Recent events seem to confirm an already settled pattern of deep changes in the Party of God’s nature and after its involvement in current regional stakes. What uncertain future awaits one of the most complex Middle East actors and what reactions by the international community shall we expect?

The approval, on December 18, of the Lebanese Hizb’allah “International Financing Prevention Act” by the US Congress is a further measure confirming the “Party of God” is still considered, by most of the international community actors, as a terrorist organization to all intents. The measure aims to expand economic sanctions on Hizb’allah, preventing the party from access to credit and inhibit its financial operations. Many observers noted how these measures have not affected significantly the Party, charged with drug trafficking and money laundering. The measure had the only effect of increasing the pressure on banking institutions, already crumbling due to the financial crisis. Lebanese banks have now to cope with new political pressures, since Hizb’allah’s spokesmen warn about US interference in Lebanese internal affairs, while the opponents of the party urge for excluding its members from access to credit. Hizb’allah therefore sees its position more precarious, in a time when tensions between its supporter Iran and the international community have loosen, after Iran’s compliance with the nuclear deal. In spite of the fact that the consideration that states and institutions give to this non-state actor has not changed much over time, observers are largely unanimous in recognizing some transformations in its own nature and praxis.

Since the historical events that led to its mobilization, the Shi’ite party has faced numerous challenges. The socio-economic disadvantages of the Shi’ite community and its increasing regional isolation were the catalyst allowing the movement to proudly give back to the Shiite community a position of political and social importance – as well as the Civil War, that was a pitch of an ideology consolidation and of a newly acquired legitimacy in the eyes of the Lebanese citizens. This was true until tensions exploded in the ongoing war of liberation territorial intelligence and counterintelligence against Israel, which evolved in various political crises in Beirut. One of these saw an international court investigating the murder of former Lebanese Prime Minister Rafik Hariri, and formally accusing four Hizb’allah members.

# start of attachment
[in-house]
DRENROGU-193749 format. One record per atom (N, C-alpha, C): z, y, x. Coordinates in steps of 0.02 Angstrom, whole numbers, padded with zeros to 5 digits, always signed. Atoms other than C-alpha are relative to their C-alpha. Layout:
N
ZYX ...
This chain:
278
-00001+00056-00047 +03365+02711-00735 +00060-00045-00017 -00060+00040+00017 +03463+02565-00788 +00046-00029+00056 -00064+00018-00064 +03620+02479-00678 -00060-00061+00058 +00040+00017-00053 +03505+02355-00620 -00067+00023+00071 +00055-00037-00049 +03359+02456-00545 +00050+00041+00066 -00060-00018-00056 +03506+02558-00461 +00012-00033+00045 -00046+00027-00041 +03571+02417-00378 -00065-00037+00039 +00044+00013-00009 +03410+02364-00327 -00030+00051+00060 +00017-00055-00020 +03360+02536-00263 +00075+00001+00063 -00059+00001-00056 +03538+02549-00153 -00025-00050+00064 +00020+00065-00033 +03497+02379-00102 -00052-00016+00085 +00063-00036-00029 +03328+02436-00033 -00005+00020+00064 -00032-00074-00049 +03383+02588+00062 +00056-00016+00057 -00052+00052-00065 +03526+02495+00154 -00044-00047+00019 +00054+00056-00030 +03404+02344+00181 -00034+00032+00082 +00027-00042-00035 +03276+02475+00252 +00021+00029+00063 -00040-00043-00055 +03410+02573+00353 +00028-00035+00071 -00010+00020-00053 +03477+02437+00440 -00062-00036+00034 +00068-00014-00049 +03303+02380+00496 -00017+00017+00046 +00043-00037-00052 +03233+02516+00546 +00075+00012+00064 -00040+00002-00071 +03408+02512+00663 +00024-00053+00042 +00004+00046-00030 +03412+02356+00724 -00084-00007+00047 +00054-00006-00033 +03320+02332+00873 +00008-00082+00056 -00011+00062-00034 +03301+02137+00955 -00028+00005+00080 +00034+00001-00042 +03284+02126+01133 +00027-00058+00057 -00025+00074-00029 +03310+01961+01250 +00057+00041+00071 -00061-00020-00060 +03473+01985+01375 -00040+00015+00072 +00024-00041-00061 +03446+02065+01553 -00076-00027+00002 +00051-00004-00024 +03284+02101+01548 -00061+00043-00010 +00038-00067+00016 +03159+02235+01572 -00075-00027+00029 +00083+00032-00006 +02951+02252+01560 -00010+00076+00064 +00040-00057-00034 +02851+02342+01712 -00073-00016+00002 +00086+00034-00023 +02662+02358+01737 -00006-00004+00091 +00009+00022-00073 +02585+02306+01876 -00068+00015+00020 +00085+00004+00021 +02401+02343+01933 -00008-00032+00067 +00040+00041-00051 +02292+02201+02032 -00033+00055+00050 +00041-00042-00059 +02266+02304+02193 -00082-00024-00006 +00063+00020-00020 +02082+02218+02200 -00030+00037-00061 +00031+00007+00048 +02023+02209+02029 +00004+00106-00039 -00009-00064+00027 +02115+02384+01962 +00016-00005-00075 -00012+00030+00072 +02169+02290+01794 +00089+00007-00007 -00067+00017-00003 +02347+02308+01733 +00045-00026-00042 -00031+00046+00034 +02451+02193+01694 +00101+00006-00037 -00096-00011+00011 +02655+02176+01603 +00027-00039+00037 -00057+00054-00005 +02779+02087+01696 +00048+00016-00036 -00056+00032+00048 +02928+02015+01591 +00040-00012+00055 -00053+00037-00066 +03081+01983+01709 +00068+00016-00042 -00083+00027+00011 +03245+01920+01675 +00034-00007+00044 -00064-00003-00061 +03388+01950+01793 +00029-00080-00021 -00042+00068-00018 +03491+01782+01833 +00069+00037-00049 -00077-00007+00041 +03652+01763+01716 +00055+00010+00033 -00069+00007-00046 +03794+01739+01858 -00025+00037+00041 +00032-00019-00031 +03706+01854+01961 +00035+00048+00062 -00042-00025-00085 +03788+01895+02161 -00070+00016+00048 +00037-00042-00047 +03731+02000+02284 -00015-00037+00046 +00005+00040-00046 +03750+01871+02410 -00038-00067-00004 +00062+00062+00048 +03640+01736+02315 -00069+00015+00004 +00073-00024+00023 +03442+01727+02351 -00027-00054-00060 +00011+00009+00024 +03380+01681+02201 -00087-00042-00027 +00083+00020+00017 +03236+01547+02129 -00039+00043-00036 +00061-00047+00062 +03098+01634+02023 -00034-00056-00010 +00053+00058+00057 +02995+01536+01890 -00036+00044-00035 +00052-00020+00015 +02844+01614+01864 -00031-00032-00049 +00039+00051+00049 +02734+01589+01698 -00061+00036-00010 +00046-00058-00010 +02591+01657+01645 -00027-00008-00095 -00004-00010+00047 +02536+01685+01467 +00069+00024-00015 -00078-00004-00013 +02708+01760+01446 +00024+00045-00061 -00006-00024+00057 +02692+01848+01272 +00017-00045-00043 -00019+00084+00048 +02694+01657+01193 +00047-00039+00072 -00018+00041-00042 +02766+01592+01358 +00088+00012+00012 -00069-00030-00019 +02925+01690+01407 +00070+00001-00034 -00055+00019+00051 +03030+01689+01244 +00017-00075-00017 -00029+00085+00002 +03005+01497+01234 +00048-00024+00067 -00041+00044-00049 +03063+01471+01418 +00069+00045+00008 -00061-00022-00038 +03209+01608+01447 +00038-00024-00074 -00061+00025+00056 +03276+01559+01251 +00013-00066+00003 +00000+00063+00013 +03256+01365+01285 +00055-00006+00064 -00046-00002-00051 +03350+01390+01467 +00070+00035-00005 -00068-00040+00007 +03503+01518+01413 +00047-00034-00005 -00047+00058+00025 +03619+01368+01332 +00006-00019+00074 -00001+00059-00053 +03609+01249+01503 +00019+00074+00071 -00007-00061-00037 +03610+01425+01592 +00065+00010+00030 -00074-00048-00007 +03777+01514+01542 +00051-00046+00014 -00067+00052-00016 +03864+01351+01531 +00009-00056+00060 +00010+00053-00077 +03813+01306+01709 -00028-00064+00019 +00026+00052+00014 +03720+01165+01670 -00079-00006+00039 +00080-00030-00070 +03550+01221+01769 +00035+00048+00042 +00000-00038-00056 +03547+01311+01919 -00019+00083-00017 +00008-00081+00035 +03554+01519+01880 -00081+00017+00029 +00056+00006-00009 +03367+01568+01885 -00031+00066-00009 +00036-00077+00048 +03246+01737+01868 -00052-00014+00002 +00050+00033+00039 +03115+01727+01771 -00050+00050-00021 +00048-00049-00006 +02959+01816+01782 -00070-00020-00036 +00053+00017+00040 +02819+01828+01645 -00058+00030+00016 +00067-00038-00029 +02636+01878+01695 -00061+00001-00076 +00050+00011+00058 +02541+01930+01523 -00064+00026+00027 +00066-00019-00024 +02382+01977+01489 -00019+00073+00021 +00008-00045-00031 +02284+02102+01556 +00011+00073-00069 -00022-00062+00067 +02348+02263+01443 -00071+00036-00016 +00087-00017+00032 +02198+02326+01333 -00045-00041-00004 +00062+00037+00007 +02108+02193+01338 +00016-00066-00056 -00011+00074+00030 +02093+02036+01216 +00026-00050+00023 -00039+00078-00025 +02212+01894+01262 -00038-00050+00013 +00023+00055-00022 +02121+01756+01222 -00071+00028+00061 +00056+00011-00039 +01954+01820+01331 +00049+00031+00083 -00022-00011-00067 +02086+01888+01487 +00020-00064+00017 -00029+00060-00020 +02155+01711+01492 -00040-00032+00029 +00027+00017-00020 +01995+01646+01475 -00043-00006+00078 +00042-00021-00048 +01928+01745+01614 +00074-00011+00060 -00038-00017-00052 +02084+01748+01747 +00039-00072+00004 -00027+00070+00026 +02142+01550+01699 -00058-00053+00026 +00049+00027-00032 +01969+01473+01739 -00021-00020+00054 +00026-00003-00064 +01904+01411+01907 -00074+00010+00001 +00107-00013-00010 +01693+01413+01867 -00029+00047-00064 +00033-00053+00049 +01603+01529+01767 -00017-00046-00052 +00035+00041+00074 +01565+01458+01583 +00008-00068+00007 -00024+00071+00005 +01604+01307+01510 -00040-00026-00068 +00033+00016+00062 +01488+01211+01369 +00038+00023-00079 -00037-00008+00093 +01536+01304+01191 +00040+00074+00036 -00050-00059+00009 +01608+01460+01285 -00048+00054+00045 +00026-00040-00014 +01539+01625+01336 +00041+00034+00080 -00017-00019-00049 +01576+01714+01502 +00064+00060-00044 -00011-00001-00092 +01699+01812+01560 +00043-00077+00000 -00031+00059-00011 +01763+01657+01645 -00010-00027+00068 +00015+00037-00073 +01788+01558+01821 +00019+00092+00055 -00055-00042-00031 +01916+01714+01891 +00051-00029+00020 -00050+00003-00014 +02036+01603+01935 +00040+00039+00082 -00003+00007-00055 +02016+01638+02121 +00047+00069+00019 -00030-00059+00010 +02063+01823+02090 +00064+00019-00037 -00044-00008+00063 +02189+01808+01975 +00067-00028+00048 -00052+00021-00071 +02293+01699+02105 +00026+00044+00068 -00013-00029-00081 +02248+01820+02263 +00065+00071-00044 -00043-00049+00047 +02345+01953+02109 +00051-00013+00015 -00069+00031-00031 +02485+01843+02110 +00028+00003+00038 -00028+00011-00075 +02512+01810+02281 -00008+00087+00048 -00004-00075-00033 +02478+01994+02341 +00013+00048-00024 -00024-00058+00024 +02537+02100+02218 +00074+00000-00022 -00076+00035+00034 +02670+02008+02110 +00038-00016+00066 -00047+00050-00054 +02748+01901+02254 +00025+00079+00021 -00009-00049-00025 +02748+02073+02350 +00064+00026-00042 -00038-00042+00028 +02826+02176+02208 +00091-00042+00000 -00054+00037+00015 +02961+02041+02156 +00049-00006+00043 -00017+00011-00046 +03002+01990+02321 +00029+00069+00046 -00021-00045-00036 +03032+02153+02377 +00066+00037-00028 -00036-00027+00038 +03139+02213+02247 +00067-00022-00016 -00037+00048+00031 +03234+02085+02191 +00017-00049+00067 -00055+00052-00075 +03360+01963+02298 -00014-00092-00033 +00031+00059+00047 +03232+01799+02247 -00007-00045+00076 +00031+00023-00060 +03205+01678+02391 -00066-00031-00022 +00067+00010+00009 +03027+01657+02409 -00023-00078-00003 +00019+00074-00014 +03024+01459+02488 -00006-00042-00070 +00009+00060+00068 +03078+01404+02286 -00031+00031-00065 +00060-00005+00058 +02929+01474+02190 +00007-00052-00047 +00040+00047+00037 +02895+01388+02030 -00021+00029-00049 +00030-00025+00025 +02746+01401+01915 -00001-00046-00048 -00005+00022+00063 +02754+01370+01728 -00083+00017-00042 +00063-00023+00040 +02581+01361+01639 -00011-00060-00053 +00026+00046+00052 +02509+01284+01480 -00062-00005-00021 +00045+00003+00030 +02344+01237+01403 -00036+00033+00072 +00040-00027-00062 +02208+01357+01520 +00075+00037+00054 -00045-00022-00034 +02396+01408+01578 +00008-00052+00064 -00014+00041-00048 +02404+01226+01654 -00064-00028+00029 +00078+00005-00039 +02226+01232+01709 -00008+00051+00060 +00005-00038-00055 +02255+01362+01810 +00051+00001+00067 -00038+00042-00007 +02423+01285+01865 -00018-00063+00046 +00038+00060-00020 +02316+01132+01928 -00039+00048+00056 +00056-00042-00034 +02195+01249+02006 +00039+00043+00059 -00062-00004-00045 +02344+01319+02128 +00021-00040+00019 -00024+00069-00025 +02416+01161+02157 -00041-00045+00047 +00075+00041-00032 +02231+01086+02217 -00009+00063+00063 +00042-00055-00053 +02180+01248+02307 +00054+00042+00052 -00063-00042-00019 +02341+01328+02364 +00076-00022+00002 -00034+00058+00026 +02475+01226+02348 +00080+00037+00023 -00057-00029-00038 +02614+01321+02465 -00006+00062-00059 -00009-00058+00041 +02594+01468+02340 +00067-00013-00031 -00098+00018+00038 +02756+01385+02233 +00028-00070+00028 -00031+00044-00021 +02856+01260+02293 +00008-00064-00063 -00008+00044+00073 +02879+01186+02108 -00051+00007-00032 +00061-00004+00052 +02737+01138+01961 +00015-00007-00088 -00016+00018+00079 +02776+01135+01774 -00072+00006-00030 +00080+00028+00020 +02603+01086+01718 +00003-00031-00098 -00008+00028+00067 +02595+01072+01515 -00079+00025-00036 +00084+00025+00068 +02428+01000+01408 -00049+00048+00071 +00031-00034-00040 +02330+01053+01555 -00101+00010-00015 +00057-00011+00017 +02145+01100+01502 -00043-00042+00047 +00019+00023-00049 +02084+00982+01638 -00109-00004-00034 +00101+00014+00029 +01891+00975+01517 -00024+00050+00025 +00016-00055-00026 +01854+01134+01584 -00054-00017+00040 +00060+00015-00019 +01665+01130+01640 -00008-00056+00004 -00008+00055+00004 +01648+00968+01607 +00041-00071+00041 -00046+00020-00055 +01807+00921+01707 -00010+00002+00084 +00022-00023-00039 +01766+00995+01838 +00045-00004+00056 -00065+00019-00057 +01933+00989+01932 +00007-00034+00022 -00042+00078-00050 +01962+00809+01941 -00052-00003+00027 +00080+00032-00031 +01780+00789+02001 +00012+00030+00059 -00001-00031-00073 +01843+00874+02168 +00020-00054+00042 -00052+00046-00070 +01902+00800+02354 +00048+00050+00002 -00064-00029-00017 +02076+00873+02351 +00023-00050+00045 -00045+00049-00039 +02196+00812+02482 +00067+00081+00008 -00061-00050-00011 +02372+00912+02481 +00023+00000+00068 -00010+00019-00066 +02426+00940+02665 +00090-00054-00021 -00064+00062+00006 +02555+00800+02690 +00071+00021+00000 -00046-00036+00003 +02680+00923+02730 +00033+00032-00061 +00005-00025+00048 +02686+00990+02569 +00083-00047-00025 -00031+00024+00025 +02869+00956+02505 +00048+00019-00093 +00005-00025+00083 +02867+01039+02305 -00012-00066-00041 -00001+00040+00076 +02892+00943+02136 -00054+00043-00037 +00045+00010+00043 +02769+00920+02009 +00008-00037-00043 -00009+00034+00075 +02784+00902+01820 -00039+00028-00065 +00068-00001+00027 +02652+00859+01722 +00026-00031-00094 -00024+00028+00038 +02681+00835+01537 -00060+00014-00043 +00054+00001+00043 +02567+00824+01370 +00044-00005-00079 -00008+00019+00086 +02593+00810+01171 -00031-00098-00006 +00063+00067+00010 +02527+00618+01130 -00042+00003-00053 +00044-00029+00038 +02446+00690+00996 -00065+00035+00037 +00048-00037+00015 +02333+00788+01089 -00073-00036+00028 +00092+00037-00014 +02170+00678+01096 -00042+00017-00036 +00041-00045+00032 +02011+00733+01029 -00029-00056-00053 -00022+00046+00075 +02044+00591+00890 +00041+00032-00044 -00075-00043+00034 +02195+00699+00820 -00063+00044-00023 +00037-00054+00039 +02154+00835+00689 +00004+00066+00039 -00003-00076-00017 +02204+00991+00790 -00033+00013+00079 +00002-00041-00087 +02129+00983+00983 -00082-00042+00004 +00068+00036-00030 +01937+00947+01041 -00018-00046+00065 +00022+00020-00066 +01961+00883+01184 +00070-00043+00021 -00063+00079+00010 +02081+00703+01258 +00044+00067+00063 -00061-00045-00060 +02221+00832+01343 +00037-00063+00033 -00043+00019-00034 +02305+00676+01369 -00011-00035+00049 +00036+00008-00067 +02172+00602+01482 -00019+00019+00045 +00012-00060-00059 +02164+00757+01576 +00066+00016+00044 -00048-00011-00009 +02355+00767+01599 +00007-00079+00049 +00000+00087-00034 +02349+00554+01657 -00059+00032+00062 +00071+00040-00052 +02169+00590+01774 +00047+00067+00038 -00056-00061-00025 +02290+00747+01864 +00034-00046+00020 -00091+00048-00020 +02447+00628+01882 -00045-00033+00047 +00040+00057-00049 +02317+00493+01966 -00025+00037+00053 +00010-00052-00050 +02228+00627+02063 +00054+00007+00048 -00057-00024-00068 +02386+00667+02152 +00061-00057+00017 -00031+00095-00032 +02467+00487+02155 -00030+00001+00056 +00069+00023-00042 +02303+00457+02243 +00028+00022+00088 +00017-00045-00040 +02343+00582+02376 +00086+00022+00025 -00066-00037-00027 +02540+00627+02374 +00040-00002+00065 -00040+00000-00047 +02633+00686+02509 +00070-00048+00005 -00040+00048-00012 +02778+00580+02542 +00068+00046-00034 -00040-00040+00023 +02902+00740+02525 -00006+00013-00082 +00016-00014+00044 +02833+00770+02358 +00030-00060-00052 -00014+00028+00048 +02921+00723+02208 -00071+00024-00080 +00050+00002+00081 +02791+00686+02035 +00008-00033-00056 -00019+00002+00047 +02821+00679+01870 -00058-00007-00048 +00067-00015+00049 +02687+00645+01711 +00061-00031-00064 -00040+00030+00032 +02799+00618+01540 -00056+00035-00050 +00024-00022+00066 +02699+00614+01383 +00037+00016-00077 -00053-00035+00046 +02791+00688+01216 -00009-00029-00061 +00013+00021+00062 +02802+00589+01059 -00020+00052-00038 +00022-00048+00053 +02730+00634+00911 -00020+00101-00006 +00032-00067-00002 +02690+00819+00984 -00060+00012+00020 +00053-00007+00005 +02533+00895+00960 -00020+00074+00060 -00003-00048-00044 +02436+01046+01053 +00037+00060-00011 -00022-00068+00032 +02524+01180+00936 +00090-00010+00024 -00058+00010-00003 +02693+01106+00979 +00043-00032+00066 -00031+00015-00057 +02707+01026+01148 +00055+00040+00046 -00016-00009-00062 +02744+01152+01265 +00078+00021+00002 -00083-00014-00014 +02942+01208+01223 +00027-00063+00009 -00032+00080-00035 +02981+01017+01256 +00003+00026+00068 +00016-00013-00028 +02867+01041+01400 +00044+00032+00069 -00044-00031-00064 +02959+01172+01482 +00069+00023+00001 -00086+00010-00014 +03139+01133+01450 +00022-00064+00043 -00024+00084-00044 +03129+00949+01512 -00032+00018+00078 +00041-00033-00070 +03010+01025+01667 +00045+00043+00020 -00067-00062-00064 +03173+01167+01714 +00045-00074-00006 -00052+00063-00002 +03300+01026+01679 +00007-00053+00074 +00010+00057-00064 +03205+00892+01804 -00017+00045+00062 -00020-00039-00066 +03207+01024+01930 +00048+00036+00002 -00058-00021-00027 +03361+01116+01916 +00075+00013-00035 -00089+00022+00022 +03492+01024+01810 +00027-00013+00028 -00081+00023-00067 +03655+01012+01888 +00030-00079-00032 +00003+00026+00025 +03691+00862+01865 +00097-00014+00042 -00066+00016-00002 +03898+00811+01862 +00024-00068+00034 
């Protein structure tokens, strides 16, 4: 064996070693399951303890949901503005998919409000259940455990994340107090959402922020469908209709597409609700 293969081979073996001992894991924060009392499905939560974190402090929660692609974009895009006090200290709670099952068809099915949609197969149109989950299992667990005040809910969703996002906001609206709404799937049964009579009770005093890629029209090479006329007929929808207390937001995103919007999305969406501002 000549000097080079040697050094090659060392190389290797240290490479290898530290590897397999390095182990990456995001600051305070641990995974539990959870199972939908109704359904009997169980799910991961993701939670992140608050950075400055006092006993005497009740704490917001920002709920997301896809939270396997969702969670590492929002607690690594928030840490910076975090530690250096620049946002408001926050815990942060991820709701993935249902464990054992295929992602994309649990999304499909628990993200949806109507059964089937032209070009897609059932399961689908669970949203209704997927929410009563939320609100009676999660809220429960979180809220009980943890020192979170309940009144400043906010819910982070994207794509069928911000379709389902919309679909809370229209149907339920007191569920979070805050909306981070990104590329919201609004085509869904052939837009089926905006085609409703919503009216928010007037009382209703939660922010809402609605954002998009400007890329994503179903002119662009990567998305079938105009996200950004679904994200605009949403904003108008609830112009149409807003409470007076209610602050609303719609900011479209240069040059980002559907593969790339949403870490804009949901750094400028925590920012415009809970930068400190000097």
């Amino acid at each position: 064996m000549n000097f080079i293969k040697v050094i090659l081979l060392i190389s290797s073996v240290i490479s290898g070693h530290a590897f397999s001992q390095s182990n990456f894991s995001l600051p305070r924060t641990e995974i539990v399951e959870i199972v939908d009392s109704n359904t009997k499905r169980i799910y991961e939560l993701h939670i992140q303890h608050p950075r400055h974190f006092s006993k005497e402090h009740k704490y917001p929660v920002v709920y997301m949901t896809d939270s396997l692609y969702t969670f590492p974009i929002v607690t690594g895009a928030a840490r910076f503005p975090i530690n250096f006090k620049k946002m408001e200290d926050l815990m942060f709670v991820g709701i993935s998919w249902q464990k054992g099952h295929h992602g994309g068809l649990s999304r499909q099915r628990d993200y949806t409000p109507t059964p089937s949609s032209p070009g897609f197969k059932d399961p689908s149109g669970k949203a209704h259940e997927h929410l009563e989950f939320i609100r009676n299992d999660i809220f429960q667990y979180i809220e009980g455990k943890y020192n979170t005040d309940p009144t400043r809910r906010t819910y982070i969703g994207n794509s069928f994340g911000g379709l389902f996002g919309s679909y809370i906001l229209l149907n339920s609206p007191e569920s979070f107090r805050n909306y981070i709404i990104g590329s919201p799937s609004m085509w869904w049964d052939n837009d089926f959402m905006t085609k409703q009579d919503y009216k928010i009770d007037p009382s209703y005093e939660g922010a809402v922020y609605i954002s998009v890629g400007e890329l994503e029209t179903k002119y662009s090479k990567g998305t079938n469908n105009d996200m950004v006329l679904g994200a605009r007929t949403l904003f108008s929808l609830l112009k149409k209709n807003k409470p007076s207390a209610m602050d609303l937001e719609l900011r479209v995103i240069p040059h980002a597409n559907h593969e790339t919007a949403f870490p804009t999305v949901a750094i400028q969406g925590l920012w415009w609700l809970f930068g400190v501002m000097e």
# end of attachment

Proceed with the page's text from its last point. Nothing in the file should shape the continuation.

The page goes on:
Hizb’allah’s position in Lebanon has long resisted, also thanks to its foreign sponsors of the Shi’ite axis, Iran and Syria. However, considering the Party only as a proxy manipulated by Iran for its own interests might distract us from considering other important prerogatives for an accurate analysis about this actor. After the civil war ended, its entry into politics, holding important government positions, has exposed Hizb’allah to the interaction with other religious groups. This Infitah (openness), prevailing over ideological and religious rejection of the political compromise, allowed the party to further consolidating its power in the suburbs of Beirut and in southern Lebanon. The Manifesto of 2009, unlike the previous ideological manifesto (the Open Letter of 1985) contains no reference to an Islamic republic in Lebanon, but it actually points out the Koranic verse according to which “there shall be no compulsion in religion” (Surah II, verse 256). The current discourse, then, seems to be the result of a mature political integration of the Party. The shift in Hizb’allah’s identity has not only resulted in the creation of a political party and its paramilitary fringe, but also of a public actor who owns effective social and economic instances that show its strong links with the local people. Furthermore, with its participation in the executive power Hizb’allah has transformed its relationship not only with the state but also with the LAF (Lebanese Armed Forces), recognizing its role and accepting its deployment in southern Lebanon in 2006.

However, it remains difficult to answer questions about the sustainability of these changes and  Hizb’allah’s margin of evolution. Of course, although the movement has acquired more autonomy from Iran since the 1980s, certainly the support of its allies is crucial, since the group still relies on Iranian training, weapons and funding. Indeed, without the continuous support of Iran and Syria, Hizb’allah would not have been able to become a formidable regional force. The decision to intervene militarily in Syria in 2012 is a consequence of this. Despite this, however, Hizb’allah military action in Syria could be more related to the circumstances that see Lebanon gripped by regional tremors, that always shake this country exceptionally hard. Lebanon is navigating on Middle East’s troubled waters, deeply felt by the large and still increasing number of Syrian refugees that everyday cross the border (until now they are up to 1,2 millions – a little more than a quarter of the total population) and by a sectarianism more and more salient. Civil war in Lebanon could reignite if sectarianism continues to grow and the Syrian war spills over in greater intensity.